In act 1130, W1 is received by the CRC circuit 1120. Accordingly, in act 1135, S1 is computed where S1=xgR(x)modG, and R(x)=W1. If no further data words are received, S1 is CRC for the received message. In act 1140, W2 is received by the CRC circuit 1120. Accordingly, S2 is computed where S2=xgR(x)modG, and R(x)=W2. The feedback term is not required yet, thus the CRC circuit may take an additional clock cycle in which to compute it.

In act 1150, W3 is received by the CRC circuit 1120. At this time, the feedback term F1 is needed and its computation is completed in act 1155, where F1=(S1 x 2w)modG. S3 is computed in act 1160, where S3=XgR(x)modG, and R(x)=W3. In act 1165, F1 and S3 are summed resulting in S5. In act 1170, F2 is computed, where F2=(S1 x w)modG. In act 1175F1, F2, and S1 are summed, resulting in the CRC value identified by equation 1100.

FIG. 12 is a block diagram of a circuit that implements the flow chart of FIG. 11. Included are feedforward circuit 1210, feedback circuit 1220, summing node 1240, delay circuit 1230, remainder generator circuit 1250, and output summing node 1260. Data is received on line 1205, and CRC output values are provided by the output summing node on line 1265.

Again, each of these circuits, such as feedforward circuit 1210, feedback circuit 1220, delay circuit 1230, and remainder generator circuit 1250, complete their operations in one clock cycle. The feedback path including delay circuit 1230 and feedback circuit 1220 has two clock cycles in which to complete its operation before a new CRC feedback value is required at the summing node 1240. In this way, the timing constraints of the feedback path are alleviated.

For each node, a list is provided showing the state of the node 1290 at each of one of five clock cycles 1280. A dash indicates that the state at that node is not important to the determination of the CRC for the received message W1W2W3. In particular, W1 is received at a first clock, W2 at a second, and W3 at a third. The final CRC for this received message is found at the fourth clock cycle at the output of the summing node

FIG. 13 is another block diagram of a circuit that implements the flow chart of FIG. 11. Included are feedforward circuit 1310, feedback circuit 1320, summing node 1340, delay circuit 1330, remainder generator circuit 1350, and output summing node 1360. Data is received on input line 1305, and CRC values are provided by the output summing node 1360 on line 1365.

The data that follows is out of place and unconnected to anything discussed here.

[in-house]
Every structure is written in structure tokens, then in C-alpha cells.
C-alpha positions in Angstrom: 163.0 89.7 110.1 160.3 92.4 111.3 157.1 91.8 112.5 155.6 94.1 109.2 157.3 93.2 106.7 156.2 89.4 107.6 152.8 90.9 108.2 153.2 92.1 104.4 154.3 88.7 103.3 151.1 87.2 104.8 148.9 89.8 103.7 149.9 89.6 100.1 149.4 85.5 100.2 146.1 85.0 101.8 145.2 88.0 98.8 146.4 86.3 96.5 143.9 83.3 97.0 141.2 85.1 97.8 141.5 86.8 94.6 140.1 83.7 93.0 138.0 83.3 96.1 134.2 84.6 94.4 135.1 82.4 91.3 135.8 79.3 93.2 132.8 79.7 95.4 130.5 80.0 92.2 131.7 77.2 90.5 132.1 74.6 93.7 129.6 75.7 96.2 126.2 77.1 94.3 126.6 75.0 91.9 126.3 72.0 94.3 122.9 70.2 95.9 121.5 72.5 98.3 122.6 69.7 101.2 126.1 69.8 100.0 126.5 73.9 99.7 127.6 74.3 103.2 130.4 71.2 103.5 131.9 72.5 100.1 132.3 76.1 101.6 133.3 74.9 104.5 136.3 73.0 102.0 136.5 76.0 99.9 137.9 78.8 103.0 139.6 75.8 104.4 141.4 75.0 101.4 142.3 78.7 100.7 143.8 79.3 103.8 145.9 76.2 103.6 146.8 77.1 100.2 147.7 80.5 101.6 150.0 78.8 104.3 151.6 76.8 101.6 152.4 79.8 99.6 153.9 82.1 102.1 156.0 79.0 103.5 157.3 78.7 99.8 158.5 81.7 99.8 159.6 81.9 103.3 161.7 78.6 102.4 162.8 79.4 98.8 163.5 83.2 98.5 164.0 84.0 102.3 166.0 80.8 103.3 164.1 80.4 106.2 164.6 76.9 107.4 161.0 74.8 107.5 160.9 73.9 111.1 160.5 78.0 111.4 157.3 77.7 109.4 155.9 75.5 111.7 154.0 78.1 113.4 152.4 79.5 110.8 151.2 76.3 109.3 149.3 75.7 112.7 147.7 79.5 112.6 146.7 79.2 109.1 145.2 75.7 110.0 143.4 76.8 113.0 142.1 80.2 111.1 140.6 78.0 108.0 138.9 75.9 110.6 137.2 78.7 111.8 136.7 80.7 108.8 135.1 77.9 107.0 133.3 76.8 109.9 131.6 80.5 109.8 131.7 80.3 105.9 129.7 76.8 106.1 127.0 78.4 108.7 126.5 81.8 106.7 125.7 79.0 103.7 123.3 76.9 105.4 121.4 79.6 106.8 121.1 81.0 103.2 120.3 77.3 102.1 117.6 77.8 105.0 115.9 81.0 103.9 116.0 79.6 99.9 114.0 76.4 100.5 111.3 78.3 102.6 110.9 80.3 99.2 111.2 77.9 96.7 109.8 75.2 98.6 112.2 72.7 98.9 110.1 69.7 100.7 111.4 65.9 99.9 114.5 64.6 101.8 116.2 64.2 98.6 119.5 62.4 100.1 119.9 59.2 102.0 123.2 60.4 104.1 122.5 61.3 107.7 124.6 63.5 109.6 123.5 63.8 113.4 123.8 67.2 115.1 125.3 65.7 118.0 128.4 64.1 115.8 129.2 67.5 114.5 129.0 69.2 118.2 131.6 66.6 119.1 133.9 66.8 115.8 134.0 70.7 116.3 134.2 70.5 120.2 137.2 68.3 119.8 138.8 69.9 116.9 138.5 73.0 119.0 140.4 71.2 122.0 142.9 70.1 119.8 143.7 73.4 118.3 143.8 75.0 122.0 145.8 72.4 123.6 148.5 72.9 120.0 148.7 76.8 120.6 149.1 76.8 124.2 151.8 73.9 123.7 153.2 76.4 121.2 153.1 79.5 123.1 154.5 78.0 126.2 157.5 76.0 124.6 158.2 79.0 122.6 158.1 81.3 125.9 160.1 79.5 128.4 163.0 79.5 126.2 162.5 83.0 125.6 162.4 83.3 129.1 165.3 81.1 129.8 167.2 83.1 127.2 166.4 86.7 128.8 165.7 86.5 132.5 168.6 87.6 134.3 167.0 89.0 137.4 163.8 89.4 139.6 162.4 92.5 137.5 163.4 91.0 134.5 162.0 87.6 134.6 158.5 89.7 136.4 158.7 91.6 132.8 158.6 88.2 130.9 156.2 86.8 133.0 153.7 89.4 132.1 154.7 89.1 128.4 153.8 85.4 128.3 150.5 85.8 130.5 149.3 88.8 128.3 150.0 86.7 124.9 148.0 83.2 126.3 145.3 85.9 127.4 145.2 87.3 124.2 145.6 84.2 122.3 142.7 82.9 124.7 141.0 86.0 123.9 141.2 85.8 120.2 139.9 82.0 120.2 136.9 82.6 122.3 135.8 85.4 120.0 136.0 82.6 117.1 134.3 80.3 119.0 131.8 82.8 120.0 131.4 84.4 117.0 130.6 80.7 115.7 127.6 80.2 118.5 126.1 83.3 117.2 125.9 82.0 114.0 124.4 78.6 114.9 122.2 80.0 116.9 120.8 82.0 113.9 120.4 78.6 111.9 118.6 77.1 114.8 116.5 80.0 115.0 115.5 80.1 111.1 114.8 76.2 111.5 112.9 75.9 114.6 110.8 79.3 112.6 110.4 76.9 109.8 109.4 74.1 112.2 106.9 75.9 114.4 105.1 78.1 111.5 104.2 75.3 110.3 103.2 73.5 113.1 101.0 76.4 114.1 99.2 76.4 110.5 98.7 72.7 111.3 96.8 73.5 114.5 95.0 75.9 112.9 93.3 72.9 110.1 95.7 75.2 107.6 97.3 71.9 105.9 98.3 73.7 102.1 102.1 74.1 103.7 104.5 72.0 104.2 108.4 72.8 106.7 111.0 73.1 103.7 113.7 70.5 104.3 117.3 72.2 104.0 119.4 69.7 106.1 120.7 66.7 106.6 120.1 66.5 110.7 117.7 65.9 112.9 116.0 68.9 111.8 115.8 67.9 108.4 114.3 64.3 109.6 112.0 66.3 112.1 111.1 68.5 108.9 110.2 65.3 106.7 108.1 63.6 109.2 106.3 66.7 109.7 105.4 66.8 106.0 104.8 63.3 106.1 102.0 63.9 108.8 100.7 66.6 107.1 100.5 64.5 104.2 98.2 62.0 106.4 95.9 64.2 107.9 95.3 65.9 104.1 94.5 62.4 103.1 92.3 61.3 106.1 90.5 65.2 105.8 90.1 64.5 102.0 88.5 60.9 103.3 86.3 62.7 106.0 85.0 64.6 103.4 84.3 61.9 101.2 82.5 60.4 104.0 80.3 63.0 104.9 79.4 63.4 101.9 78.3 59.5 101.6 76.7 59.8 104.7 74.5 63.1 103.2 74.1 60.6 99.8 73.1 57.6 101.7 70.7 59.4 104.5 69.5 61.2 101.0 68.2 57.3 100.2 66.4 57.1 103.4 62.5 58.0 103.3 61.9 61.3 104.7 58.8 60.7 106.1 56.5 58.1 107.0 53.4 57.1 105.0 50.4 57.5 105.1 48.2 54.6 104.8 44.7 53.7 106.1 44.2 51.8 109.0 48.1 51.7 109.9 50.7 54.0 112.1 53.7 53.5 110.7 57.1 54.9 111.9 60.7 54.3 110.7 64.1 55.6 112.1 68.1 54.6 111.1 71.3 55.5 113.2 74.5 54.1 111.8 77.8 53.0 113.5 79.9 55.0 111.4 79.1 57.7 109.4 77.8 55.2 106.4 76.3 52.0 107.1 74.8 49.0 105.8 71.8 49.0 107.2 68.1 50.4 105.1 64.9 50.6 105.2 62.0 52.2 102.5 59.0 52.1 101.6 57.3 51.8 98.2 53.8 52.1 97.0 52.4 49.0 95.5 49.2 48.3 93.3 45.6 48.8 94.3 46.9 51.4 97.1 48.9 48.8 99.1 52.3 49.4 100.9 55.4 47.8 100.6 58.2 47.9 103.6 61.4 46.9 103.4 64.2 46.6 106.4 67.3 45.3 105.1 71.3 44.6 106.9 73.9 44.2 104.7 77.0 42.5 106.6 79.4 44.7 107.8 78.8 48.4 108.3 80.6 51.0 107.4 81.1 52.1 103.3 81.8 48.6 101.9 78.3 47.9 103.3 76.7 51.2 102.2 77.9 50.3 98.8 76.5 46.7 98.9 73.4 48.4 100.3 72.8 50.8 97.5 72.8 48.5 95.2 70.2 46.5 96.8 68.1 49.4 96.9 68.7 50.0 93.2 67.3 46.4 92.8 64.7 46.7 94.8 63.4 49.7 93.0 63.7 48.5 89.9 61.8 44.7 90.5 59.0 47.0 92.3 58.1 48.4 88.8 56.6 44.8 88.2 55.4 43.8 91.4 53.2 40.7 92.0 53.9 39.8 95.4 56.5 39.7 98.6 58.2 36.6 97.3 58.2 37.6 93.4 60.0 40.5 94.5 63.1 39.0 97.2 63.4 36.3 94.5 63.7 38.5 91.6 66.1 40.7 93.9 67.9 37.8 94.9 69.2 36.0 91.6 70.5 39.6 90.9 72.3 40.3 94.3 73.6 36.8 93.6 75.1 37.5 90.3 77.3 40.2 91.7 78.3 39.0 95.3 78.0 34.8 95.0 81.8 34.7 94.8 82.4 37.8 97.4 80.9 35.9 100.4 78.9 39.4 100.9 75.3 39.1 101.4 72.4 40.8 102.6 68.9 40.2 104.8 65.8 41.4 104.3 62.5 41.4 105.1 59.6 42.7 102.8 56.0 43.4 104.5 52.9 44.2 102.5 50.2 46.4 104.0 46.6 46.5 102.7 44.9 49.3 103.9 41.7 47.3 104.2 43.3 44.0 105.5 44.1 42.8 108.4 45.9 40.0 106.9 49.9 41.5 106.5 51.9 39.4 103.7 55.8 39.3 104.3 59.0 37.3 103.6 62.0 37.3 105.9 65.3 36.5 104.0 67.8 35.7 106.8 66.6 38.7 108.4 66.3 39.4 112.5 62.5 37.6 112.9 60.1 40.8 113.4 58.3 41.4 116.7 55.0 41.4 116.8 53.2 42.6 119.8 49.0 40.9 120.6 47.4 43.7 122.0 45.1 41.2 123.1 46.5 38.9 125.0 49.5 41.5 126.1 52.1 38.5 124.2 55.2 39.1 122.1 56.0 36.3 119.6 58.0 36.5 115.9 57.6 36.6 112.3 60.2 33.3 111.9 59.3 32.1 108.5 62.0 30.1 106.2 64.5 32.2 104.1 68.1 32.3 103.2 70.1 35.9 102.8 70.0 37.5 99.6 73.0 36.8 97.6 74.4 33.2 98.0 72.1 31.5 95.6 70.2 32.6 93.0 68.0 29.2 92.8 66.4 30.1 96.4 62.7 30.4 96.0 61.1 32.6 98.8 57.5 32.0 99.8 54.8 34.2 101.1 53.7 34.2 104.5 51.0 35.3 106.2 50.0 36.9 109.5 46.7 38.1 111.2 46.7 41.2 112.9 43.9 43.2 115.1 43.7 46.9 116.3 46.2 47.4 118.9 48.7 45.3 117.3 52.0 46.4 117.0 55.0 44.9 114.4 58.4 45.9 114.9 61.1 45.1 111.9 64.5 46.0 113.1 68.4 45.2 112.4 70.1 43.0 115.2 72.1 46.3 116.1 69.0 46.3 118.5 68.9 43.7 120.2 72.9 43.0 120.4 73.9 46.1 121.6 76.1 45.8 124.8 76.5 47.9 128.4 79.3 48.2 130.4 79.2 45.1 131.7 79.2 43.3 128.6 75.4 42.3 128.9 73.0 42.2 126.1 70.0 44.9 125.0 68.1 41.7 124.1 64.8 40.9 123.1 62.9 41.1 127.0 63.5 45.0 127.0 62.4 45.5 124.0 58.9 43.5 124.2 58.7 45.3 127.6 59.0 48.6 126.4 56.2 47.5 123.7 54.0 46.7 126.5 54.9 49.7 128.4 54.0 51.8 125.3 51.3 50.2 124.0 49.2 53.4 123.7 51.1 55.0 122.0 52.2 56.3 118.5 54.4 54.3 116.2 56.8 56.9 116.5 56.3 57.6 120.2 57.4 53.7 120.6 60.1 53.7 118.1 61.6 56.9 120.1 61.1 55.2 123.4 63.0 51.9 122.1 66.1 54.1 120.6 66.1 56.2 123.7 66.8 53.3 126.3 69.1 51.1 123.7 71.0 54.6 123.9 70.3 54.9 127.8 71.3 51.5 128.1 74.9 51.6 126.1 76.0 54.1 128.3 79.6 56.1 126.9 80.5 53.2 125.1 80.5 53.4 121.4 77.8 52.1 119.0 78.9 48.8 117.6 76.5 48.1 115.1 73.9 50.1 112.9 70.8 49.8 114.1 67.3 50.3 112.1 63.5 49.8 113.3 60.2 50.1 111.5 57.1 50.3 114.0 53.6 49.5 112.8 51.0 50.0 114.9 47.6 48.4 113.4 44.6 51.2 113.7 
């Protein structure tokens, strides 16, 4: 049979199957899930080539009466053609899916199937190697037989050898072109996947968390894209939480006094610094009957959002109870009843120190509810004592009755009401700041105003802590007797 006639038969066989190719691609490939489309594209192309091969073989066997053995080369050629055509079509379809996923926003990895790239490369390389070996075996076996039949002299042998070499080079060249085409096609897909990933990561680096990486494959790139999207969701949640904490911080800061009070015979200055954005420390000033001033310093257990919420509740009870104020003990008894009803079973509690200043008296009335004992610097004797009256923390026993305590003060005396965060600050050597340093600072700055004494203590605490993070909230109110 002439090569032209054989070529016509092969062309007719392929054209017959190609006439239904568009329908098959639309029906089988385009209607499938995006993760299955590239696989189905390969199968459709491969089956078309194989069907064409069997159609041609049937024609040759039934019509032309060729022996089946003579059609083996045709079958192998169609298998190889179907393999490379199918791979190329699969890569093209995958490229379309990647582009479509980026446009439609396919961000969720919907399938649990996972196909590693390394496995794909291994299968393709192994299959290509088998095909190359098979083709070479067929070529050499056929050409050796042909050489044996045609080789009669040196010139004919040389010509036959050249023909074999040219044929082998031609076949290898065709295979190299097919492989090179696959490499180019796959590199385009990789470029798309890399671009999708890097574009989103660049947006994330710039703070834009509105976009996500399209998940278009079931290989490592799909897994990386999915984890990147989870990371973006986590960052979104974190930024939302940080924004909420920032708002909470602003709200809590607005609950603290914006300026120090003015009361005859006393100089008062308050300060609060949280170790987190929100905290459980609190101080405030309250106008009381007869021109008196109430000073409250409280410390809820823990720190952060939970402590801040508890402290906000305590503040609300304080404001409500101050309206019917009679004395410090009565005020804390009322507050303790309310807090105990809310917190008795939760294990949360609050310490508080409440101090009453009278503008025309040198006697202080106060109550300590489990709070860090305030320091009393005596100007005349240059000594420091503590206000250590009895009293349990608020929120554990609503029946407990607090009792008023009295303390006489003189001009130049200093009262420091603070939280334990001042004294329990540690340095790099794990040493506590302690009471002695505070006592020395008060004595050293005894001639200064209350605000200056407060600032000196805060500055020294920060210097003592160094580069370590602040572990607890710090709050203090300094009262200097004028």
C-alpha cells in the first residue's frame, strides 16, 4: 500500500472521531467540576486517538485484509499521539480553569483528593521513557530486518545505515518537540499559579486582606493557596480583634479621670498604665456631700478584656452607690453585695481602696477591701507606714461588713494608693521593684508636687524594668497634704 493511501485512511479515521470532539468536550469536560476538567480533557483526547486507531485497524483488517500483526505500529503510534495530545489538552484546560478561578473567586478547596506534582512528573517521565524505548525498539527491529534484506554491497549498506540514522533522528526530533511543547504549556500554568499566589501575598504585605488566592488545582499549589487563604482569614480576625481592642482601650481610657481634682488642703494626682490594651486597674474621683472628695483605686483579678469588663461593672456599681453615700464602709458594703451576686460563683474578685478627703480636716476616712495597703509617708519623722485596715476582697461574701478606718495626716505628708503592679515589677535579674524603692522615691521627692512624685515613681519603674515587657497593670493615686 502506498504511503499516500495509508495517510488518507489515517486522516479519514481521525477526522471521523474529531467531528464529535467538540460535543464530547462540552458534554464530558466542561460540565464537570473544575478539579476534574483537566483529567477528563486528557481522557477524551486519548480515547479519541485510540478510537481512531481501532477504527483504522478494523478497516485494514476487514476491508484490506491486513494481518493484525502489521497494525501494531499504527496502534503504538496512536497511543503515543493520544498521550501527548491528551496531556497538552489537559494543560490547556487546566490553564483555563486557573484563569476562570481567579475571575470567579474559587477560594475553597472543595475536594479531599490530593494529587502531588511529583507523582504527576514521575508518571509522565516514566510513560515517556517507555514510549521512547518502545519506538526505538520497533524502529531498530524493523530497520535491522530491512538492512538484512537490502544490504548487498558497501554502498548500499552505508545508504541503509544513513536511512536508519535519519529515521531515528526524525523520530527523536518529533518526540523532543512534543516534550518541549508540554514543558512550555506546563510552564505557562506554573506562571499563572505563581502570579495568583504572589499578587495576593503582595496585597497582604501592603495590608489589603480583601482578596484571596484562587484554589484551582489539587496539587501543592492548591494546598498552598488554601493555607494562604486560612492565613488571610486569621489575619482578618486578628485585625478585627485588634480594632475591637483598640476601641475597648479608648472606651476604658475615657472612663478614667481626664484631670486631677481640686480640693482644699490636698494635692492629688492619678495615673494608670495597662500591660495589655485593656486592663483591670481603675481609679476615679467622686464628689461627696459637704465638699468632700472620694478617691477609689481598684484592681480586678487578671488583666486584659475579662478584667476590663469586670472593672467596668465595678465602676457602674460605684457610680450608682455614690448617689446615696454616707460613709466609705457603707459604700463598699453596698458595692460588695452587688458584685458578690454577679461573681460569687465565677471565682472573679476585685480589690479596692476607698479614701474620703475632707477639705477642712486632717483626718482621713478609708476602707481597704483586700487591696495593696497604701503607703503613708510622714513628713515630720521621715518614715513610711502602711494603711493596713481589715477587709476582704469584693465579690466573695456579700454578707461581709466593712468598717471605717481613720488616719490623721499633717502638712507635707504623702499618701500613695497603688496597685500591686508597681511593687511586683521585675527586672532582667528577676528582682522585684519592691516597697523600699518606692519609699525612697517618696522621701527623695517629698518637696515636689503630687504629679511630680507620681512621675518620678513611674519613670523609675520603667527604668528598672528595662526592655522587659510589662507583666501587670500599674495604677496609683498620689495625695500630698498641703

FIG. 14 is a flow chart showing the acts in a design process that may benefit by the use of embodiments of the present invention. This flow may be used in the design of an integrated circuit such as a programmable logic device. To begin, a Matlab, C, conceptual, or other model file 1400 is generated. This model 1400 is a logical representation of a function to be performed by a final integrated circuit or integrated circuit portion. Representations of CRC circuits consistent with embodiments of the present invention can be used to simplify the model file, since they can replace complex functions. From this, a VHDL, Verilog, AHDL (Altera hardware description language), or other HDL model 1400 (referred to as simply a VHDL or Verilog model) is generated. Alternately, the VHDL or Verilog model may be generated directly, skipping generation of the model file 1400. This model is synthesized in act 1420 to generate a gate level netlist 1400. For PLDs the VHDL or Verilog model 1410 is converted to a non-optimized gate level netlist, made up of gate level logic functions such as OR, NAND, and other gates, as well as flip-flops, latches, pass gates, multiplexers, and other logic functions. This non-optimized netlist is “optimized,” that is, improved or simplified, by the synthesizer. The optimized netlist undergoes a process referred to as technology mapping. For example, logic gates may be converted to look-up tables, product terms, or similar functions, particularly if the end integrated circuit is an FPGA or PLD. The conversion of the VHDL or Verilog model 1400 to a gate level netlist 1400 may be referred to as synthesis or formal verification.

The gate level netlist 1400 is then fitted to an integrated circuit layout, for example, by using a place and route program. The physical locations of the gates, and other information such as routing distances are determined in act 1440. From this, parasitic extraction is performed, and a timing simulation using embodiments of the present invention is run.

The output of the timing simulation, or timing extraction, can be used to generate an annotated netlist 1450. This netlist is used to generate the final integrated circuit 1460. The integrated circuit 1460 may be a programmable logic device, a field programmable gate array, or other integrated circuit. The present invention may alternately be implemented in software, such as in a digital signal processor (DSP) formed in microcode, firmware, or implemented in some other manner.

FIG. 15 is a simplified partial block diagram of an exemplary high-density programmable logic device 1500 wherein techniques according to the present invention can be utilized. PLD 1500 includes a two-dimensional array of programmable logic array blocks (or LABs) 1502 that are interconnected by a network of column and row interconnects of varying length and speed. LABs 1502 include multiple (e.g., 10) logic elements (or LEs), an LE being a small unit of logic that provides for efficient implementation of user defined logic functions.